The lean app developer and customer communication
Being lean = less waste
It seems like everywhere you turn these days, there’s another great piece on the importance of “Being Lean.” Learning from Eric Ries, Steve Blank, David Cohen & Brad Feld and many others really drives home the point that startups should move faster, focus on developing customers and testing hypotheses. We are huge proponents of the lean methodology, as evidenced by our presentation at the Lean Startup Seattle pitch event.
They’re not just lessons in books, however – every successful app developer we’re working with has an incredible focus on 3 important things:
- Finding their core customers,
- Figuring out how to make them happier,
- Focusing on the things they care about the most.
A major benefit of the lean methodology is that you AVOID building features that customers don’t want. We think that this is extremely relevant to app developers because users expect applications to just work. The more complex you make your app in a vacuum, the more hypotheses you’re making about users’ wants and needs. This tends to result in apps that are confusing and overly burdensome on new app users. So, we urge you to keep your apps simple to begin with and to learn and grow with your customers in order to be more successful and efficient.
Customer service & communication: your secret weapon
At Apptentive, we are driven to provide powerful yet simple tools for direct customer communication so that app developers can build the best apps possible. When done well, customers don’t need to be “sold” or “marketed to”, they just need to try your app out for themselves and let it speak to them. Customer communication is absolutely vital to the process of innovation: it allows you to learn. Information directly from consumers about what’s working for them and what is causing friction helps you assess your execution against your goals.
We came across an interview with Eric Ries on the Assistly blog that was incredibly relevant to how we think about customer communication and app development. Eric addresses why customer service is critical to learning (emphasis ours):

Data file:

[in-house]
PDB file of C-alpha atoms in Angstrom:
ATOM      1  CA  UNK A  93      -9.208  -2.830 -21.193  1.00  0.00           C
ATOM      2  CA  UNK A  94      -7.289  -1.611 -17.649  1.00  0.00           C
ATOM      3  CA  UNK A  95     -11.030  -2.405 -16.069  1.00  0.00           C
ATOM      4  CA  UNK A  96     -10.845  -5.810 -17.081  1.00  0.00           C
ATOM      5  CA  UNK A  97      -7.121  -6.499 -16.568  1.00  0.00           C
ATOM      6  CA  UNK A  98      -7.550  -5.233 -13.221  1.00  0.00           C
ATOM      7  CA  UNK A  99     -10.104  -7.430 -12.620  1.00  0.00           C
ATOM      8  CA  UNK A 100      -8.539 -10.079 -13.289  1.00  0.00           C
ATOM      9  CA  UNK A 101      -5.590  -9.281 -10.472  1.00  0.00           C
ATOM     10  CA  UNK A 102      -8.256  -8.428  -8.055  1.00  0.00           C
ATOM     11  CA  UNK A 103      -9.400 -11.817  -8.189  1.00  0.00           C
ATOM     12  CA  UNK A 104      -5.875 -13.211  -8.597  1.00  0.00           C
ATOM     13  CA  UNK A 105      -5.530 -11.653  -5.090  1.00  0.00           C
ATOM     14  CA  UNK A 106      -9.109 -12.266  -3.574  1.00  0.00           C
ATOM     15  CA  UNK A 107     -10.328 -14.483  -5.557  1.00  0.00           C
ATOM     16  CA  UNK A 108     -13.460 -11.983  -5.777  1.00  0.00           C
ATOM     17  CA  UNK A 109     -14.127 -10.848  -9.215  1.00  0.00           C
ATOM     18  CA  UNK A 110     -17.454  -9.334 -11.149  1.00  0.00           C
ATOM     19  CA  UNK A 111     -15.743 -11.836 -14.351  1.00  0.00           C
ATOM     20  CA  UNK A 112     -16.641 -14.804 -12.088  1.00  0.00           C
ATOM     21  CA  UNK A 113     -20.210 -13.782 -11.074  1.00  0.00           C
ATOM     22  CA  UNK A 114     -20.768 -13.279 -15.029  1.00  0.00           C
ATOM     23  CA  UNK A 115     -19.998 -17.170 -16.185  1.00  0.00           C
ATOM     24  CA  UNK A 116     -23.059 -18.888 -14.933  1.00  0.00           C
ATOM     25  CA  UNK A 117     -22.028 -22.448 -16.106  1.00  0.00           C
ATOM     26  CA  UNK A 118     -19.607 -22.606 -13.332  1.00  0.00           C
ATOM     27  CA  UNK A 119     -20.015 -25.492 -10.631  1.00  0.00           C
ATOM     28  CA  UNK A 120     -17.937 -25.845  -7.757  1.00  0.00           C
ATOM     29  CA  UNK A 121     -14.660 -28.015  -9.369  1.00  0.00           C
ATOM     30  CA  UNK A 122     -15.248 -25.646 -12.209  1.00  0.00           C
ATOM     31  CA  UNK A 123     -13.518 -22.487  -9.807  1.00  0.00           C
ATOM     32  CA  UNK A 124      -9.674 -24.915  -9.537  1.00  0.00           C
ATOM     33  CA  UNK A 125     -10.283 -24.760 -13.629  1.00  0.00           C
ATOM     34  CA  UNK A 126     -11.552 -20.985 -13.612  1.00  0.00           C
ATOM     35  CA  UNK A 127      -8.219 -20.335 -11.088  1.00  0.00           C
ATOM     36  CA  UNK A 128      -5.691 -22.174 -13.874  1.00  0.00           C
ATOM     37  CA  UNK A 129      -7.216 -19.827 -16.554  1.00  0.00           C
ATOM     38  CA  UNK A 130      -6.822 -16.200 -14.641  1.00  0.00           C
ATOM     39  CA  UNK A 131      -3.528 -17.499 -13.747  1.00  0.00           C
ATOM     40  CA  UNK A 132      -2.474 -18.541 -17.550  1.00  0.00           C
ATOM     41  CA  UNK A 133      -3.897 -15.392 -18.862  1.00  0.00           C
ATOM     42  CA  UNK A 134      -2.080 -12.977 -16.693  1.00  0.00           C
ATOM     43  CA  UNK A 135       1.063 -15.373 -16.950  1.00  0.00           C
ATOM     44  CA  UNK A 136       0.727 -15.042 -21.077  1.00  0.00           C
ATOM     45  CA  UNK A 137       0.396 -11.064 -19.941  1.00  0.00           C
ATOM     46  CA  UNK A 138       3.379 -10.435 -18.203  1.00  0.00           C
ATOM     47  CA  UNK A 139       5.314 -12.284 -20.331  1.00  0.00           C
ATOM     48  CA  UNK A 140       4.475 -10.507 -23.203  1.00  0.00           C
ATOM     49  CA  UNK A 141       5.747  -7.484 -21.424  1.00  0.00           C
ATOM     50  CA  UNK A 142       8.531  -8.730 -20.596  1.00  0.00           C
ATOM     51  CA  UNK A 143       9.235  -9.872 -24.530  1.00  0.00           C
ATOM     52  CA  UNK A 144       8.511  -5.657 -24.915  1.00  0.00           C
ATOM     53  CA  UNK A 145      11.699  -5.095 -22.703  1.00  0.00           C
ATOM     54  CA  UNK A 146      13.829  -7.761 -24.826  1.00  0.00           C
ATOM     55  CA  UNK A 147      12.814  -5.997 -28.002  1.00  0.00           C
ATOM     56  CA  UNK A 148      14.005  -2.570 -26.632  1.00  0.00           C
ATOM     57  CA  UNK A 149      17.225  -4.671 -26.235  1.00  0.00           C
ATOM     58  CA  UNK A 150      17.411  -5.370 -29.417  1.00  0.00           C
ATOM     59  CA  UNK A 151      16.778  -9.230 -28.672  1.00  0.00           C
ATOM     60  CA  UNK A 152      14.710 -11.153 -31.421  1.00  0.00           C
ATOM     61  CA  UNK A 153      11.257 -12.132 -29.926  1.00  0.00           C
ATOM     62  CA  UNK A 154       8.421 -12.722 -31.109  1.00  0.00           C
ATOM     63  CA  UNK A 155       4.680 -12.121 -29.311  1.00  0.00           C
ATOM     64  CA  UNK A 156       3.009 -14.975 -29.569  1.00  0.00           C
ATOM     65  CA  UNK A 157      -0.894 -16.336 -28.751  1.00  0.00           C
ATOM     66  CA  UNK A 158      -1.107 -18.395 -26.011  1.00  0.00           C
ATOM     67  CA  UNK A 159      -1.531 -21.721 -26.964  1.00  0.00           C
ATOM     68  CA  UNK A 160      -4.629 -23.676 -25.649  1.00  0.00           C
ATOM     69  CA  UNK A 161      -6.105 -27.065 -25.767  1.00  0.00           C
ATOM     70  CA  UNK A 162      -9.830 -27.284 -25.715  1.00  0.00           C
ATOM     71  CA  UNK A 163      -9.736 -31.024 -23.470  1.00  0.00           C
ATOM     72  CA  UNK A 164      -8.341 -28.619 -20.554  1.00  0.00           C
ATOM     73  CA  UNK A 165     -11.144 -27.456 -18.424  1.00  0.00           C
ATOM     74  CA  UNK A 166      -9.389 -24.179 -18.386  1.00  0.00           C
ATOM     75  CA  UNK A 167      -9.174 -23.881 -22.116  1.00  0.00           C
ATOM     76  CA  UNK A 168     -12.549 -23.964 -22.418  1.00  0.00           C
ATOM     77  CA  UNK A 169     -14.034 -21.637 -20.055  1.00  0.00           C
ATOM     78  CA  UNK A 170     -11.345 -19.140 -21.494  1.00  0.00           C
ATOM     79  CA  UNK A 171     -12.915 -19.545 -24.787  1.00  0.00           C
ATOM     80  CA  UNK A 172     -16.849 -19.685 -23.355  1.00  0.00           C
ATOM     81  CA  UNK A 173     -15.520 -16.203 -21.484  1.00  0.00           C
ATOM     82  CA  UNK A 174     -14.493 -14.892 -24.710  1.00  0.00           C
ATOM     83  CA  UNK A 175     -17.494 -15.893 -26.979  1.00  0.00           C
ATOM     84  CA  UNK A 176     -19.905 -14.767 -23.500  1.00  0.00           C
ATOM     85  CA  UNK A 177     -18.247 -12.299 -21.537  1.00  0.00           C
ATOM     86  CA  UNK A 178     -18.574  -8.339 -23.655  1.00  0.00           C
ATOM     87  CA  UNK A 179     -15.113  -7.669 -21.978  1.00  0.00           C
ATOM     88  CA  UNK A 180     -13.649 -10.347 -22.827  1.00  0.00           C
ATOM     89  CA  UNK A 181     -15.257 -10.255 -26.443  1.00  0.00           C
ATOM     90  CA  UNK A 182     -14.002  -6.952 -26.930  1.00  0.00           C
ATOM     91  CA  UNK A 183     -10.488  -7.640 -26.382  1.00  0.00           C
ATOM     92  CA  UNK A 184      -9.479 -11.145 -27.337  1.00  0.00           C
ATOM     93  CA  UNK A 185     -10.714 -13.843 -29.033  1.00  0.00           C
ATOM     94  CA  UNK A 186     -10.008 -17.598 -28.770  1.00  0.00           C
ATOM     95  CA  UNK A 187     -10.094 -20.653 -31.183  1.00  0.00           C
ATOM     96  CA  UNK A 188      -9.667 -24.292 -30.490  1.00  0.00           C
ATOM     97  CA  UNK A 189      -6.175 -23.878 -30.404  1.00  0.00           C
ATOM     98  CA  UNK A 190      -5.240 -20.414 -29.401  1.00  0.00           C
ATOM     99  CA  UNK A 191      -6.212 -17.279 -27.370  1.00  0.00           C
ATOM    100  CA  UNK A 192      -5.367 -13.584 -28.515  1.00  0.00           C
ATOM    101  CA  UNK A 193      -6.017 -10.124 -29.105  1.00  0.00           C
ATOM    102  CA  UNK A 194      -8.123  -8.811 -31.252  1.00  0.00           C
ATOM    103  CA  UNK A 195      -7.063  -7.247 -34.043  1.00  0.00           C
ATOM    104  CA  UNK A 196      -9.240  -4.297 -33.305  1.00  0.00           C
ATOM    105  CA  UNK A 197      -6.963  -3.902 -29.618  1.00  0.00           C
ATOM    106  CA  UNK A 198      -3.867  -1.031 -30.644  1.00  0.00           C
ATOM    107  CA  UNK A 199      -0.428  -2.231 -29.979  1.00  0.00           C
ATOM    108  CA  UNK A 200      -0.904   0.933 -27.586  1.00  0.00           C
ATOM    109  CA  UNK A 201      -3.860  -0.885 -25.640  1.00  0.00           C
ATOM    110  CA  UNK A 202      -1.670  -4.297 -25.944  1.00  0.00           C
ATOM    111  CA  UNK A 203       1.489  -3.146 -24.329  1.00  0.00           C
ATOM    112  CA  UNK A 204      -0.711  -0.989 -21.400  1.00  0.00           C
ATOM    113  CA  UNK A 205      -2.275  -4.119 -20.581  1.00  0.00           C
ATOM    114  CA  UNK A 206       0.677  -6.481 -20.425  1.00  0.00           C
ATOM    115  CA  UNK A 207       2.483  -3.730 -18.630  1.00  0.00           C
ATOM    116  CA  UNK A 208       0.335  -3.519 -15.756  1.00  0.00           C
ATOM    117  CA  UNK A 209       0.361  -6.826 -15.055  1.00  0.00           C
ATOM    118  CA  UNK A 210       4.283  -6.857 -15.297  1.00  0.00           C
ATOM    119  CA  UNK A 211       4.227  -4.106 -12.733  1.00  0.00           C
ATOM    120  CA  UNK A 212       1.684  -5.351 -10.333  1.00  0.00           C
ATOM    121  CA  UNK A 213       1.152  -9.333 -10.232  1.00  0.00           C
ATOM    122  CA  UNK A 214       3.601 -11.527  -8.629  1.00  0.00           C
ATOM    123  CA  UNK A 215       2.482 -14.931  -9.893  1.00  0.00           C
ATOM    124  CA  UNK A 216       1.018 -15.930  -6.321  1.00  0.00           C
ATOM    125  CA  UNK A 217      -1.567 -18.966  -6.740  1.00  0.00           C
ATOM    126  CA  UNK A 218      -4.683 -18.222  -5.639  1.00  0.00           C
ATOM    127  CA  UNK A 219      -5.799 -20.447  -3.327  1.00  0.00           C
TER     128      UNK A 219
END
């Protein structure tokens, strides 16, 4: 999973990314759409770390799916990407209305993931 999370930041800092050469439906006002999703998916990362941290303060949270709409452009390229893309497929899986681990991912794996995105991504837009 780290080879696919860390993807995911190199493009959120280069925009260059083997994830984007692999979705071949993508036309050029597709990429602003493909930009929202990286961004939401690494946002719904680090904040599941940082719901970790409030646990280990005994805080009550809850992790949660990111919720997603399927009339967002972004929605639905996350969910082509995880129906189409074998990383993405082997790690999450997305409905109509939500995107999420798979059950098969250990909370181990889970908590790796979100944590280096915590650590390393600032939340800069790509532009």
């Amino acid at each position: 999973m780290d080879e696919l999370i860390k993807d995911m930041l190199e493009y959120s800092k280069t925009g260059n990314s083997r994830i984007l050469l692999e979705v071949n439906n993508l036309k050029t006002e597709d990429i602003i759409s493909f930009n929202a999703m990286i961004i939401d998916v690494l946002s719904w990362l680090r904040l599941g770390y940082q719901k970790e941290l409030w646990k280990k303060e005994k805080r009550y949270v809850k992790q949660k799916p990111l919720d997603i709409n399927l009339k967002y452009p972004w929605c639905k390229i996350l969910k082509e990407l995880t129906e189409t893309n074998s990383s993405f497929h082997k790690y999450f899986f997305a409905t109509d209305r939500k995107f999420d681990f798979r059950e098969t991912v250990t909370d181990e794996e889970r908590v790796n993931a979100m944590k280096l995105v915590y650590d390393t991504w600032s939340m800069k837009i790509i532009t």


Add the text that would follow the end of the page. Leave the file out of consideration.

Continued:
ABS: How would you rate the role of customer service and support in the lean startup?
It’s very, very important, but it must be understood correctly. In larger companies customer service is seen as a cost center, a necessary evil, not related to the mission. Marketing and product development are outbound functions, and customer service is seen strictly as inbound. That’s extremely shortsighted because we’re really better off trying to have a deep understanding of the customer and their behaviors. Customer service is really a learning function.
We can do so much more to integrate support into product development to tighten that loop. It’s easy to say but hard to do. Most companies do not have a way to value this “validated learning.” At the end of the day you can have all your slogans, but what are you actually doing? You need actionable data. That’s why I advocate the tenets of the lean startup—rapid experimentation, shorter development cycles, and measuring actual progress to learn what customers really want.
Learning from customers has never been easier
Today’s consumer environment has trained people to speak up and share their thoughts and opinions any time, any where. Whether it’s on Facebook, Twitter, their blog or directly in your app, customers expect to be heard when they speak up. This means that as an app developer you have a huge advantage: simple solicitations of feedback are consistent with user expectations. You don’t have to teach customers to help you out – they’re ready and waiting for you to ask and listen.
Your opportunity awaits you – are you going to trust Eric, Steve, Brad, David and the rest of the people urging you to listen to your customers?
(for those of you totally unfamiliar with the lean startup principles, we suggest stepping through the slides below, they’re very helpful and a quick overview)